As seen in Fig. 4 the two overrunning clutches 51 and 61 may both be arranged upon the motor shaft 33 if so desired and in such case the clutch 51 operates between the hub 49 and adapter shell. 48 exactly as previously described, Here, however, hub 49 is vertically elongated and the belt pulley 56 is provided with an upwardly extending annular shell or flange 64 between which, and the lower end of the hub, the other clutch 61 operates. The action will be obvious and of course in this instance the pulley 54 on the shaft 25 will be secured directly thereto.

It is understood that suitable modifications may be made in the structure as disclosed, provided such modifications come within the spirit and scope of the appended claims. Having now therefore fully illustrated and described my invention, what I claim to be new and desire to protect by Letters Patent is:

1. For use in a washing machine, a first member to be oscillated and a transmission device connected thereto and of the type converting'rotary to oscillating motion, a second member to be rotated, a reversible motor, a first drive connection between the motor and said transmission device and including a first overrunning clutch operative to drive the transmission device upon operation of the motor in one direction, a second drive connection between the motor and the second member and including a second and reversely operating overrunning clutch operative to drive said second member uponoperation of the motor in the opposite direction, and a brakefor the said second member for braking the same when the first drive connection is operating.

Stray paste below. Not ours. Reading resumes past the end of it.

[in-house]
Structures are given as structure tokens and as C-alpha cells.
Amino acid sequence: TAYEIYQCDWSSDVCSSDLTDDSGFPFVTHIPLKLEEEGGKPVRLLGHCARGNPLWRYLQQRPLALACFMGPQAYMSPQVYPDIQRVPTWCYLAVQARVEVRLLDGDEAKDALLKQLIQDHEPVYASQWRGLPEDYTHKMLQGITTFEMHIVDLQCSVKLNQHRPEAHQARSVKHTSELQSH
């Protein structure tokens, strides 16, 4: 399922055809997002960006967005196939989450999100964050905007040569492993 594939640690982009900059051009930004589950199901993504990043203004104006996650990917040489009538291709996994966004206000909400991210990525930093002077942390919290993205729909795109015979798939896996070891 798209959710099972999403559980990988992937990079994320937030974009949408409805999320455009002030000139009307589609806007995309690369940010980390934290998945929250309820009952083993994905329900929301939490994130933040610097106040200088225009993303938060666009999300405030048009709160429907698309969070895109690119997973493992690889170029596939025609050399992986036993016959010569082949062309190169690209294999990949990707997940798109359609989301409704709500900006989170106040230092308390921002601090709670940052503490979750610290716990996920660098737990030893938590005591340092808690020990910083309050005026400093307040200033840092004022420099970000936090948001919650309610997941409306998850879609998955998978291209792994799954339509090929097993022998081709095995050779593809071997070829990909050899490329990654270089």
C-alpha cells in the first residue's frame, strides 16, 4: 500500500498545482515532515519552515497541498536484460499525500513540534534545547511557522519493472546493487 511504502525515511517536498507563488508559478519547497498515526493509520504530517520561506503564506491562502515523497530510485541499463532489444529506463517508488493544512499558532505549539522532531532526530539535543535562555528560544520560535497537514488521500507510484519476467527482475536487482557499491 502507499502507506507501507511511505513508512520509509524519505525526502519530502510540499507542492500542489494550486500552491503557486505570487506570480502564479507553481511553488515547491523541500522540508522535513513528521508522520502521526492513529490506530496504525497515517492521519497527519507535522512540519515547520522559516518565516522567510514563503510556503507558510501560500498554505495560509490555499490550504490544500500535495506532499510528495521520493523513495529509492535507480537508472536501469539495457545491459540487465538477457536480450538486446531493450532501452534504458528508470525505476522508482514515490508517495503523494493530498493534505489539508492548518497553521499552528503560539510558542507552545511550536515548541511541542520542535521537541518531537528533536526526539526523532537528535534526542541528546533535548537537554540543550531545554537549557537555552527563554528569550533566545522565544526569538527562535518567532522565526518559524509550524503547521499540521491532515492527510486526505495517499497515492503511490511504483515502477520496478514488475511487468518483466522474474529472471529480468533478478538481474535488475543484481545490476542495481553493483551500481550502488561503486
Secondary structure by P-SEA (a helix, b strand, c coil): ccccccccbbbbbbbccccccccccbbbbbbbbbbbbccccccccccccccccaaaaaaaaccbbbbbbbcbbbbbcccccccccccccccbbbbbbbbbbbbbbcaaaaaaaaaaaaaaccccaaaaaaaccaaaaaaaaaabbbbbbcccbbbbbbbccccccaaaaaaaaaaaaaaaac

2. For use in a washing machine, a first-member to be oscillated and a transmission device connected thereto and of the type converting rotary to oscillating. motion, a second member to be rotated, a reversible motor, a first drive connection between the motor and said transmission device and including a first overrunning clutch operative to drive the transmission device upon opera tion of the motor in one direction, a fluid coupling having vaned driving and driven elements and of a type characterized by having a high initial slippage factor, a second drive connection connecting the motor through said fluid coupling to the second member and including a second overrunning clutch operative to drive the second member upon operation of the motor in the opposite direction, and a brake operative to brake the second member against rotation when the first member is in operation.

3. Drive mechanism for the rotary tub and oscillating agitator of a clothes washing machine, comprising in combination, a reversible electric motor having .a shaft, a rotary fluid coupling mounted on the motor shaft and having cooperating vaned driving and driven elements, a pulley on the driven element for transmitting torque to the tub, an overrunning clutch connecting the motor shaft and driving element of 'the coupling for transmitting torque from the motor to said driving element when the shaft rotates in one direction only, a transmission device for converting rotary to oscillating motion and connected to drive the agitator, and a pulley on the motor shaft connected to drive the said transmission device. I